Lewis Hamilton Hit 143mph While Running On Three Tyres At The British GP

The Mercedes F1 has revealed just how hard Hamilton was pushing after his front left tyre let go

Remind me later

Demonstrating just how dominant Lewis Hamilton and the Mercedes-AMG F1 team are right now, the British driver still managed to win the British Grand Prix last weekend despite crossing the line on only three intact tyres. He had a lead of more than 30 seconds over second-placed Max Verstappen (admittedly helped by the Red Bull driver’s decision to pit for fresh rubber and go for the race’s fastest lap), which quickly fell to just six after the W11 received a last-lap puncture.

For Hamilton, it was a careful balance between keeping the pace up enough to stop Verstappen catching up, and keeping a 1000bhp car with only three functioning wheels on the track. From our TV screens it may have looked painfully slow compared to the normal pace of a modern F1 car, but make no mistake - that Mercedes was still being pushed. Hard.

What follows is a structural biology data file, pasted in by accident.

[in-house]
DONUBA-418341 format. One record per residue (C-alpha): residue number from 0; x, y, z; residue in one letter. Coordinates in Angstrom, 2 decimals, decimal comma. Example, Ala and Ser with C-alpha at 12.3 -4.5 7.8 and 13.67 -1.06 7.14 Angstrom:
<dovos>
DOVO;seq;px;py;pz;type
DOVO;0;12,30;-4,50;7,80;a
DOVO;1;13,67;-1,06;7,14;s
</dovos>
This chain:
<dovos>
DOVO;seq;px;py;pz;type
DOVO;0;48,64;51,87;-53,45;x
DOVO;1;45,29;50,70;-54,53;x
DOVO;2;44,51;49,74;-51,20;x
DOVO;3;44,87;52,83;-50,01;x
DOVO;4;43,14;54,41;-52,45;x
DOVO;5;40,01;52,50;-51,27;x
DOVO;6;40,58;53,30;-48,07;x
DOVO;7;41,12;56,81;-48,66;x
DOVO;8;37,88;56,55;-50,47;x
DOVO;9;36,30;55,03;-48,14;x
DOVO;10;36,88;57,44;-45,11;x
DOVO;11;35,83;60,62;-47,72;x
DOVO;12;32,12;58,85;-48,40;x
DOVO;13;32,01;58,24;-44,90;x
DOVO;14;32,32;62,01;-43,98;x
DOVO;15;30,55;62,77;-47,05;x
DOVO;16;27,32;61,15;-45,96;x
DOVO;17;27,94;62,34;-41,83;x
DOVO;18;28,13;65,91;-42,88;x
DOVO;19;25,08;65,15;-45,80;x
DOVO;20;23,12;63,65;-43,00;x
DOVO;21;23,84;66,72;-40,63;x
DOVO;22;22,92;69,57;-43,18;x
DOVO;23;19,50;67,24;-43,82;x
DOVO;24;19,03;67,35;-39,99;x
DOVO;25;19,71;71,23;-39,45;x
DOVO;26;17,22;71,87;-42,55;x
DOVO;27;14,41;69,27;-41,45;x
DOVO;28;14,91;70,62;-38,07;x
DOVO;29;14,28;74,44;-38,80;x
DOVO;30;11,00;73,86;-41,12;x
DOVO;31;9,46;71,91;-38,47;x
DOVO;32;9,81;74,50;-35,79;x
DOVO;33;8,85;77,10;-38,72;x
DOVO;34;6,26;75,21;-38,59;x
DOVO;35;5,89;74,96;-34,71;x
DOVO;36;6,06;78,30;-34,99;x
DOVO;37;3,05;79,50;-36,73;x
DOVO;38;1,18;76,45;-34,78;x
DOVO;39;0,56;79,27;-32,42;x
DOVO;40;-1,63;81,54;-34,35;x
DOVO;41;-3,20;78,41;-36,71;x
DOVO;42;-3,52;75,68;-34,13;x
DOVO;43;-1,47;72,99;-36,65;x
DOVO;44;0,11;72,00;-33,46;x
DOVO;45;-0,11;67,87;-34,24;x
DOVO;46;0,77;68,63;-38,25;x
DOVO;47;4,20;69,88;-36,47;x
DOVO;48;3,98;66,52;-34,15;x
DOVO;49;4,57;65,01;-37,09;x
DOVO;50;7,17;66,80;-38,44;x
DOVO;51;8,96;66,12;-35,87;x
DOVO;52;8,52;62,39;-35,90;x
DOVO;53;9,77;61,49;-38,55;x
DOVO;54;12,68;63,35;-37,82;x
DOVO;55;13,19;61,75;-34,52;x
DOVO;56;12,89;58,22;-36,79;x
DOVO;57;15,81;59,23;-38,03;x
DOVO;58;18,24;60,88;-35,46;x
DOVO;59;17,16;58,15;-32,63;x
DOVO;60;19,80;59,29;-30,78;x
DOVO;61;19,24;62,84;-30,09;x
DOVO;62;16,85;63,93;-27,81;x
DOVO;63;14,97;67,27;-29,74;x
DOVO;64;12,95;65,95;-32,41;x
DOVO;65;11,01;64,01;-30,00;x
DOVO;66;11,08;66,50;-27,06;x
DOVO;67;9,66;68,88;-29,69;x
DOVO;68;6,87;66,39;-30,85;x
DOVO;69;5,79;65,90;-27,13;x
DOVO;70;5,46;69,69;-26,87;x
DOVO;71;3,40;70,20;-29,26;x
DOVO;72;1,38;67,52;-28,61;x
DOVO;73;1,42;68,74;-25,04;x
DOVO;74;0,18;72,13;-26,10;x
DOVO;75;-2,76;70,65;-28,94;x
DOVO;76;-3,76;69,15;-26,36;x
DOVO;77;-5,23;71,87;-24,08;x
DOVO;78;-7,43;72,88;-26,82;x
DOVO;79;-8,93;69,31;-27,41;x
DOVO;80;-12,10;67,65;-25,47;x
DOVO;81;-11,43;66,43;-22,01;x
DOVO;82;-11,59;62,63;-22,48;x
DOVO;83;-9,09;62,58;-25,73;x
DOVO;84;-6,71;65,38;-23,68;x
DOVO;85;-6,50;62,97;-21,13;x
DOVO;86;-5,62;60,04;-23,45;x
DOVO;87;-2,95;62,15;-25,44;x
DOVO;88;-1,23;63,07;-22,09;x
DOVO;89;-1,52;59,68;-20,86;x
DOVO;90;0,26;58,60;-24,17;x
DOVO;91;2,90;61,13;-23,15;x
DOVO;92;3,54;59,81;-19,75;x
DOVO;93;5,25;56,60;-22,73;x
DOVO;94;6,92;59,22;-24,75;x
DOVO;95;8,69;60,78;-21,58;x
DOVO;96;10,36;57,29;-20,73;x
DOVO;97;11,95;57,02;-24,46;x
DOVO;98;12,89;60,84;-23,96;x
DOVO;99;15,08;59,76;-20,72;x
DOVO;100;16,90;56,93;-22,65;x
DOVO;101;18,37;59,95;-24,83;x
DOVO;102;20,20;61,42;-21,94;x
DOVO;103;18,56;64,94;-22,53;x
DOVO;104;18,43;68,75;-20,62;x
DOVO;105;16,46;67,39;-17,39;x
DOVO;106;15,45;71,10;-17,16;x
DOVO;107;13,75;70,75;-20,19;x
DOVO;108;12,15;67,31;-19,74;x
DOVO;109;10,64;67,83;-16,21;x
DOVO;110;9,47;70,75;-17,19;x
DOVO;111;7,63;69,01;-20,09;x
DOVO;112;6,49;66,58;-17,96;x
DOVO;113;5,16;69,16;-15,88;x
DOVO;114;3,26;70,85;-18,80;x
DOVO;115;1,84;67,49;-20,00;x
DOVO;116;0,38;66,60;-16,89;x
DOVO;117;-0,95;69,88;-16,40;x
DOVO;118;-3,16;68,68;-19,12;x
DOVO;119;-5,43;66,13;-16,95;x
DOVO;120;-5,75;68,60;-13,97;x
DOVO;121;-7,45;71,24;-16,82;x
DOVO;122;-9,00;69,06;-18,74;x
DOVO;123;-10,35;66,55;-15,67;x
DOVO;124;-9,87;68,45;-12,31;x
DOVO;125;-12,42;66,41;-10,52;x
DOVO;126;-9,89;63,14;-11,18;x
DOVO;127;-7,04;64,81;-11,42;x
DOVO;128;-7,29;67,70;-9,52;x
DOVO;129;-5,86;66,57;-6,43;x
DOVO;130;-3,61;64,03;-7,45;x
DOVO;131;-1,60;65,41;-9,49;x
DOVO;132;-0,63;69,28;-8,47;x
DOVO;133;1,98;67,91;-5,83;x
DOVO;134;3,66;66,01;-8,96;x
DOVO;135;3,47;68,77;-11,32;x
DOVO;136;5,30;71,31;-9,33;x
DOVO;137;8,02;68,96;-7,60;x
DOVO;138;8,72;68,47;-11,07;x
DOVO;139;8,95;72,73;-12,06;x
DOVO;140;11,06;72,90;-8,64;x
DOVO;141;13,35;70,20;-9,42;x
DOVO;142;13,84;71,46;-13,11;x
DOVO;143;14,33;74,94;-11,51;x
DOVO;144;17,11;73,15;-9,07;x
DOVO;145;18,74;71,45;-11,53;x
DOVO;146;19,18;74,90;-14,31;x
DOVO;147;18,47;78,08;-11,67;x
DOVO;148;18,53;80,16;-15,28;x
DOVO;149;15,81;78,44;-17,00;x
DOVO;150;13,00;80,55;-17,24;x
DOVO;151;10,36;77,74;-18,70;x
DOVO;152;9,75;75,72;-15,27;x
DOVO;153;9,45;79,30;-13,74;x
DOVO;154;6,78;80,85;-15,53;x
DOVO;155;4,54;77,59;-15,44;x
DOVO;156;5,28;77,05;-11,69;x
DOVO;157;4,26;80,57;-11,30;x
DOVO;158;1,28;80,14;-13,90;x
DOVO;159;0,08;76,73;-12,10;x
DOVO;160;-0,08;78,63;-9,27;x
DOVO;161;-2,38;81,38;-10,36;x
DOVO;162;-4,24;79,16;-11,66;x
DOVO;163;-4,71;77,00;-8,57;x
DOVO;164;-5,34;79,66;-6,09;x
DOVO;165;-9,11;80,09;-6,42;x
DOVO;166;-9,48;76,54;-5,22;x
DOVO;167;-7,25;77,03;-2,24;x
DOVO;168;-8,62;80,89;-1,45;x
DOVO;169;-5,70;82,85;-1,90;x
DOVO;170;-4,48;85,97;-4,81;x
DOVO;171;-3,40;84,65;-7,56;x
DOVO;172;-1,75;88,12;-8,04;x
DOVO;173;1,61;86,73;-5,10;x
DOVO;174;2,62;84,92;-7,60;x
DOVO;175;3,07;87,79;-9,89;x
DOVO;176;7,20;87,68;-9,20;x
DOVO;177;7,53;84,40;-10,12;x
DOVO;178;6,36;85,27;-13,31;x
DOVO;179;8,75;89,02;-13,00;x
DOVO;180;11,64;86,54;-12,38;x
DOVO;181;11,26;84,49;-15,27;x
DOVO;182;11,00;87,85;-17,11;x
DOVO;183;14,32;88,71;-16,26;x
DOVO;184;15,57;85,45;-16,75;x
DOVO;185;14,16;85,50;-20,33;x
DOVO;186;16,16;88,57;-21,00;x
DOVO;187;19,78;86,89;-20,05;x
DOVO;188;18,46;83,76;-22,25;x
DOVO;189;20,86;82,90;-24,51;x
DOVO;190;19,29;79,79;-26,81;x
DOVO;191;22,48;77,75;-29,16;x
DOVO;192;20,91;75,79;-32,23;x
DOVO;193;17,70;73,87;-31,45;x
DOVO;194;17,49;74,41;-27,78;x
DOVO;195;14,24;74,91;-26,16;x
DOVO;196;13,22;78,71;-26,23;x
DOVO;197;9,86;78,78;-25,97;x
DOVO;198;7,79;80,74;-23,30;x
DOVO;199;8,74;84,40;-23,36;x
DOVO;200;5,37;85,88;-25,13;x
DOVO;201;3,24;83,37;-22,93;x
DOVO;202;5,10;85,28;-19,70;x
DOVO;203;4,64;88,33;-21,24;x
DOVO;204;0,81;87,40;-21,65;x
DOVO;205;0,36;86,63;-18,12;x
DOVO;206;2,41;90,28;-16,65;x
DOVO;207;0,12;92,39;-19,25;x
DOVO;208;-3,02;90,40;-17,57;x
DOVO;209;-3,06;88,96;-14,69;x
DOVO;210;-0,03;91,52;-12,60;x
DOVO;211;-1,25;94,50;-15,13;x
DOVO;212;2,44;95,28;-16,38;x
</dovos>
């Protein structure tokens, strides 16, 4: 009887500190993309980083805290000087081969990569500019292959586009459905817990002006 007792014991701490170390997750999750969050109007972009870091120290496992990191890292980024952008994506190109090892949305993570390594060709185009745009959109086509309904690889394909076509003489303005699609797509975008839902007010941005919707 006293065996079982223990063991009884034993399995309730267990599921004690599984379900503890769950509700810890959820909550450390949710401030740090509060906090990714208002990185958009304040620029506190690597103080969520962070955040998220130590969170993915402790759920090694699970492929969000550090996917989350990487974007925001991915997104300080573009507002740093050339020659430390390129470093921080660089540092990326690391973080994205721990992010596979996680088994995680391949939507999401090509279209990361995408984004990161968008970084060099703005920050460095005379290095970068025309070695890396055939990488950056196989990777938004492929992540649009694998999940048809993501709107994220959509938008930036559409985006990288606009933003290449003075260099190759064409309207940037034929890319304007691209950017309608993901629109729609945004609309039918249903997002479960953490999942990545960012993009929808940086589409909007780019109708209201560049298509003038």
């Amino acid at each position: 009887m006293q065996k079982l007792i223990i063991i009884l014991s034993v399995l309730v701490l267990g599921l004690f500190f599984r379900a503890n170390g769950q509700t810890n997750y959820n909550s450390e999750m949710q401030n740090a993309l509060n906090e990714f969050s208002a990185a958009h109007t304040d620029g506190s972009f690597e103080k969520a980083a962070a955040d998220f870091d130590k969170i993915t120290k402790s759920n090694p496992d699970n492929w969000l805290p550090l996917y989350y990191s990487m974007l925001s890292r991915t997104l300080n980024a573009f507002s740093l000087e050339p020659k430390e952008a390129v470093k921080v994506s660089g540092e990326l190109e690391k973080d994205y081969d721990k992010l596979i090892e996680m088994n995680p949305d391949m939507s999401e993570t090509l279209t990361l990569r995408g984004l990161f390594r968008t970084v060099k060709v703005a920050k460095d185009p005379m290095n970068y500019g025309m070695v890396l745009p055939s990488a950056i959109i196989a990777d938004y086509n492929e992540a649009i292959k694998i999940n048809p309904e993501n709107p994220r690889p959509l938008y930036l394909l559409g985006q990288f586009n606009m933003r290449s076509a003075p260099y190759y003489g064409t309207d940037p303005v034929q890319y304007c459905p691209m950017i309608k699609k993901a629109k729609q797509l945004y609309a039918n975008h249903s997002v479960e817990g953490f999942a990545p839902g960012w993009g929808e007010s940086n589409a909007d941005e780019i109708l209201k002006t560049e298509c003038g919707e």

Valtteri Bottas also suffered a late puncture at the British GP, which dropped the Finn out of the points
Valtteri Bottas also suffered a late puncture at the British GP, which dropped the Finn out of the points

Since the race’s dramatic conclusion, Mercedes has revealed that Hamilton still managed to hit an astonishing 230khm (143mph) on the Hangar straight. He didn’t even seem to have any issues hitting all the apices, either. In the end, his lap took 1min 55sec to complete - slow for F1, but still several seconds faster than the quickest time a GT3 car managed at Silverstone during qualifying for last year’s Blancpain GT Series.

Hamilton wasn’t the only driver to be hit with tyre issues late on - both his Mercedes teammate Valtteri Bottas and McLaren’s Carlos Sainz Jr suffered punctures during the closing stages of the race.

This won’t change Pirelli’s approach for next weekend’s 70th Anniversary Grand Prix, which will also be held at Silverstone. It pinned the blame for the failures on the long second stints most teams opted for after pitting during the second safety car period, which put an incredible strain on the tyres.

It’ll still be bringing tyres that are one compound softer than those used last weekend since this will avert any similar issues - teams will be forced into using two-stop strategies. This should also mean a more interesting race - aside from that last-minute drama, the British GP wasn’t exactly a thriller.